2. I've not had Buff Orpingtons myself, but I've heard good things about them overall. I just... wanted something different, so I went for Australorps, lol. (Though I can already tell I'm going to need a better heat management system in the coop next summer.) It seems nearly everyone in Oklahoma has either sex links or Buffs.

    Your unknown breed looks like it's a Speckled Sussex.

    ReplyDelete
    Replies
    1. Buffs are pretty calm and quiet, Rebekah. I had black Australorps when we lived in Michigan and had a really mean rooster, but that can happen in any breed. I've noticed that most local hatcheries sell mostly sex links now - the easy way to guarantee pullet chicks to their customers.

      Delete
  3. Your unknown breed pullet looks like a Speckled Sussex to me. Pretty birds, I had one go broody and produce exactly one chick this summer.

    ReplyDelete
    Replies
    1. Thank you, Mel. I think you're right, that chick is a Speckled Sussex. I have two of them, and they are growing up to be very pretty. Thank you!

      Delete
    2. Thank you, Mel. I think you're right, that chick is a Speckled Sussex. I have two of them, and they are growing up to be very pretty. Thank you!

      Delete
  4. Aren't they sweet? It sounds like you've found the perfect spot to get them started! I didn't know that about the tags either! Thank you for sharing your wonderful outdoor post on this week's Maple Hill Hop! Always good to see you there.

    ReplyDelete
  5. Thank you, Daisy. Yes, they are very cute! Teenage chickens go through an ugly stage, but at the moment I have cute chicks and some young, pretty ladies.

    ReplyDelete
  6. The little ones are so cute--I guess any babies usually are. The close up is so cool with all the fuzziness showing.

    ReplyDelete
  7. Hi Betty, thank you for your comment. Yes, baby anythings are usually pretty cute, aren't they?

    ReplyDelete
  8. I wanted to get chicks at a time when I wouldn't need the heat lamp, but it didn't work out this year. Maybe next year! I hate using the lamp, too.

    ReplyDelete
    Replies
    1. I hope it works out for you next year, Jamie.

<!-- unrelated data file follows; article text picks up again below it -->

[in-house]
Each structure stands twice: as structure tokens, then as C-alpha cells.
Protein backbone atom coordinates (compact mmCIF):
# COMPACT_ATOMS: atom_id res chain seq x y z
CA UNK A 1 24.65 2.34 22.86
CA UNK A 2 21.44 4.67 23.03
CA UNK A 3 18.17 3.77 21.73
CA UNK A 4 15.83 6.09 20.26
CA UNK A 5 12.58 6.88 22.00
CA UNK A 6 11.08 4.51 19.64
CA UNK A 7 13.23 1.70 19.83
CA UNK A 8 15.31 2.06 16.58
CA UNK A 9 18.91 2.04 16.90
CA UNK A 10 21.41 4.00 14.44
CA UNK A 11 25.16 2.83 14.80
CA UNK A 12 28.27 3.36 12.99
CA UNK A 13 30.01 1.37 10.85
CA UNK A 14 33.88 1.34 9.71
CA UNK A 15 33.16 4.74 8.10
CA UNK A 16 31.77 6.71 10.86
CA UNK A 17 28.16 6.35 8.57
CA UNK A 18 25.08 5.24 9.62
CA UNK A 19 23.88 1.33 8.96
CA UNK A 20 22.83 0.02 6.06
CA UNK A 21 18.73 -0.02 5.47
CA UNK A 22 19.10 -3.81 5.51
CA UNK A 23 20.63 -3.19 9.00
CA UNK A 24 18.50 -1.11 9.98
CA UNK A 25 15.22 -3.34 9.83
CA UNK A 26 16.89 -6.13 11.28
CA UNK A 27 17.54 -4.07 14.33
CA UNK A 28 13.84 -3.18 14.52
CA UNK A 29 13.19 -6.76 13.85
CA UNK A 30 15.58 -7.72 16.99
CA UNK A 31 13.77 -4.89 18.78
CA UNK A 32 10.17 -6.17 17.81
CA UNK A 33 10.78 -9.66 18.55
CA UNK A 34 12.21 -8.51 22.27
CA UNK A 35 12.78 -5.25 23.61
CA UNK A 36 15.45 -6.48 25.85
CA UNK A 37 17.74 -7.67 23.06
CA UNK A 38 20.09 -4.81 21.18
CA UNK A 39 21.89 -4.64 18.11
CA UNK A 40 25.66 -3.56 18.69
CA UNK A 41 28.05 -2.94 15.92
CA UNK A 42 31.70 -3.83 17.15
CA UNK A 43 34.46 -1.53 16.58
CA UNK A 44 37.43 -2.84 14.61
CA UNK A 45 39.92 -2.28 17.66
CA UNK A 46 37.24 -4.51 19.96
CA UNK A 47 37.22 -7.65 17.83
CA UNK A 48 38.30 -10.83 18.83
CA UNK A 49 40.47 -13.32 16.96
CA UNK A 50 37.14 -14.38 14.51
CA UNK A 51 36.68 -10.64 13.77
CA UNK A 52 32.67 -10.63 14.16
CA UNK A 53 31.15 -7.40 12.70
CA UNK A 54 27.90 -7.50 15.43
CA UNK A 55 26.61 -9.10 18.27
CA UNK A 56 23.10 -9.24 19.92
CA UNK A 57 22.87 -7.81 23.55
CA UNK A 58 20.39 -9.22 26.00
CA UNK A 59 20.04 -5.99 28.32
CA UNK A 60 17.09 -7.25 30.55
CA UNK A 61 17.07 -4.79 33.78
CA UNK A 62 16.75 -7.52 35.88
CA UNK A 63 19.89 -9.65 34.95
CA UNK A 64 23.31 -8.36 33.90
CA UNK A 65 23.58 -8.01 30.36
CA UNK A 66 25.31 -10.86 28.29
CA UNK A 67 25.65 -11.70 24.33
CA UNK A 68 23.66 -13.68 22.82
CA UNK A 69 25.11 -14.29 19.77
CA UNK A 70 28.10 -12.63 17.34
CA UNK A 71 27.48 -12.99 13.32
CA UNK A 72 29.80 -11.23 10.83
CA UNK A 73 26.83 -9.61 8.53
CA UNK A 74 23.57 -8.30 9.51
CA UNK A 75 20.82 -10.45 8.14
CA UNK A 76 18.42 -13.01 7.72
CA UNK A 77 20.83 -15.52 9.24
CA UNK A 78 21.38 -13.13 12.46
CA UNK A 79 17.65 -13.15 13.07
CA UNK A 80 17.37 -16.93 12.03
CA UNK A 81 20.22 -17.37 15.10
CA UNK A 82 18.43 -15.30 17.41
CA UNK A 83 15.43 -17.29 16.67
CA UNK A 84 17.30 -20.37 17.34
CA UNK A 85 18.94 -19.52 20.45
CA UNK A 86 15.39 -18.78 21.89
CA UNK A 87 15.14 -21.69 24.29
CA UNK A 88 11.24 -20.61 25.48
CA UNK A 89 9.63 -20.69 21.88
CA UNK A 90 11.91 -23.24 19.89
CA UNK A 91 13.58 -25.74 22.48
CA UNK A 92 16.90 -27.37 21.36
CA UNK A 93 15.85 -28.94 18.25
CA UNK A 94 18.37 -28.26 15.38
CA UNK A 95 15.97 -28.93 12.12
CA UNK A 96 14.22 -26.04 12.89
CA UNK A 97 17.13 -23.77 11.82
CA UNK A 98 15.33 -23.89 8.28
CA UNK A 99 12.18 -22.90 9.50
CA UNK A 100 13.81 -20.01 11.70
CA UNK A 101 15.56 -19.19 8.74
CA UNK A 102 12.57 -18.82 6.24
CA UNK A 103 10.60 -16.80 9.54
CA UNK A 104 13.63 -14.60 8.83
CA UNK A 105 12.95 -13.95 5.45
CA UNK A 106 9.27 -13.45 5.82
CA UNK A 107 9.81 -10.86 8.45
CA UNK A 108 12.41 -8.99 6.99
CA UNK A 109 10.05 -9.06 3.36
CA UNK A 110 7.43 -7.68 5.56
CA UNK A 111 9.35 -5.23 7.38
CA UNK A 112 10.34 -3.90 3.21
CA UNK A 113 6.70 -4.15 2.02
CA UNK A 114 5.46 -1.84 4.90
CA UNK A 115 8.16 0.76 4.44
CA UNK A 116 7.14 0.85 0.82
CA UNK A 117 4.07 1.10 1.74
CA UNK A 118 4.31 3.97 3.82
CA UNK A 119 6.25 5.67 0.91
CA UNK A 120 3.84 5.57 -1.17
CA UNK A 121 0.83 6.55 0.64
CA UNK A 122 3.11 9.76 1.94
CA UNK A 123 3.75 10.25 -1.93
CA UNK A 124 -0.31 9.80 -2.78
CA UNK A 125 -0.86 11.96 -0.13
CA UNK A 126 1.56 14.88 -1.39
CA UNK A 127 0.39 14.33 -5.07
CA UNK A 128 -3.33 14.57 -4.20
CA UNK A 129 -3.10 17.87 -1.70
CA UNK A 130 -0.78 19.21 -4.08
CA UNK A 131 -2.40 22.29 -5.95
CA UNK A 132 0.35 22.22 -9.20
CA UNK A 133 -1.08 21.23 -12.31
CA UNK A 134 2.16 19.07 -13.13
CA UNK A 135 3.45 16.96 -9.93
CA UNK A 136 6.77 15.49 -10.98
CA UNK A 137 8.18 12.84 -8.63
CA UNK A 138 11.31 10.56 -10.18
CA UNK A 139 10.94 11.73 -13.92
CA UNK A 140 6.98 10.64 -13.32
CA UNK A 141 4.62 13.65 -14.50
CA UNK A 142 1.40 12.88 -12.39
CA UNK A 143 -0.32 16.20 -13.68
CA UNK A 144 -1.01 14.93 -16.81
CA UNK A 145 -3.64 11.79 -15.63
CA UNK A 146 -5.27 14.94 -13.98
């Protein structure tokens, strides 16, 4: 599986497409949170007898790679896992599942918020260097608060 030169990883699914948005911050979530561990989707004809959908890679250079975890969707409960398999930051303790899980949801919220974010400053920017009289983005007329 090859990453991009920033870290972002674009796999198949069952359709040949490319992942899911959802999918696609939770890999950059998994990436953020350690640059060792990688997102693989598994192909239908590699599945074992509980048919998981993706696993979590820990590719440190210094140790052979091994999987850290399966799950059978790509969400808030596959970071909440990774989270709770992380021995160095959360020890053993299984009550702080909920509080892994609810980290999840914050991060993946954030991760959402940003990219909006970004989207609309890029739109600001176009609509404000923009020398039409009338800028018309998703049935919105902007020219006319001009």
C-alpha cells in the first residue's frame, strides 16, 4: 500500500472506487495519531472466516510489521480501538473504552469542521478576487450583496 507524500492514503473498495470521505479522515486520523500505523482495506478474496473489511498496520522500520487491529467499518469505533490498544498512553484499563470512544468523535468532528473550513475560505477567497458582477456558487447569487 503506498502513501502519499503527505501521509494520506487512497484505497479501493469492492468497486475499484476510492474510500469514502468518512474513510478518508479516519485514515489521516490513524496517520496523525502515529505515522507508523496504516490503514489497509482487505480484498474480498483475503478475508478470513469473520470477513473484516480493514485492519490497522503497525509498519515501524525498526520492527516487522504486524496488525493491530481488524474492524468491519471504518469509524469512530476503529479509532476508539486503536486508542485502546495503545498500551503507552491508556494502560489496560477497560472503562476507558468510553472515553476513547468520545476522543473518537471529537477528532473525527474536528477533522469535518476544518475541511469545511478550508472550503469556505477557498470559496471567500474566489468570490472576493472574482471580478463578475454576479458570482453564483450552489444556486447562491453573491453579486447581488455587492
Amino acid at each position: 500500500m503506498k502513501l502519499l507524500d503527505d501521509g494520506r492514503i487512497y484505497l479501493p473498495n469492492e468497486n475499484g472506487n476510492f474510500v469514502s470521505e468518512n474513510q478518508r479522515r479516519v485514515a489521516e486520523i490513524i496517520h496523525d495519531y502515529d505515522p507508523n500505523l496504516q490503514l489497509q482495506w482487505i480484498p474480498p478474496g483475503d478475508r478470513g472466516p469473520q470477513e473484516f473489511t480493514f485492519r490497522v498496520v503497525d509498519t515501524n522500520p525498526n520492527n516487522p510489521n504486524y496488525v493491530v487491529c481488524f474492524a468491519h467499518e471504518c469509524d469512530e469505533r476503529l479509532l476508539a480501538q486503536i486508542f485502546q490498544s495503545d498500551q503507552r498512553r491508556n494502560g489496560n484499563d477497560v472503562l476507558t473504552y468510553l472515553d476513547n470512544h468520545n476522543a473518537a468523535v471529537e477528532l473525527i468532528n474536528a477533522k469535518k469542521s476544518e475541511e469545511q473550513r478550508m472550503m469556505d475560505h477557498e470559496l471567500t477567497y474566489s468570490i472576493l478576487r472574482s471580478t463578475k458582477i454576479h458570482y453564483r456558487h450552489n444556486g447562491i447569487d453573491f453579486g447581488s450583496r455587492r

Delete
  9. Oh my goodness, those chicks are so cute, Kathi! I was interested to read how you got them ready to go outside. How lovely to have fresh eggs every day! Thank you for being a part of the Hearth and Soul Hop.

    ReplyDelete
  10. Thank you, April. Tiny chicks are adorable. Pretty soon they'll hit their awkward gawky teenager stage and will look pretty funny, then eventually they turn into pretty hens. We are really looking forward to having fresh eggs again!

    ReplyDelete
  11. Good luck with your chicks. Buffs are one of my favorites as well. We will be adding chickens back to our mix next year. We had a predator problem too. Thanks for sharing on the Homestead Blog Hop.

    ReplyDelete
  12. Tambra Smith9:40 PM

    Great photos of your birds

    ReplyDelete
  13. Thank you, Tambra.

    ReplyDelete
  14. Those chicks are so sweet! Thanks for sharing at My Flagstaff Home!

    Jennifer

    ReplyDelete
  15. Congratulations! This post will be featured this week at My Flagstaff Home.

    Jennifer

    ReplyDelete
  16. Thank you so much, Jennifer!

    ReplyDelete

Thank you for stopping by. I hope you'll leave a comment - I would love to hear from you. If you wish to email me instead, please click here. Thank you!

Please note that anonymous comments are usually deleted unread because of the high amount of spam. Instead of commenting anonymously, consider choosing the NAME/URL option - just fill in your name, leaving a URL is optional.

Related Posts Plugin for WordPress, Blogger...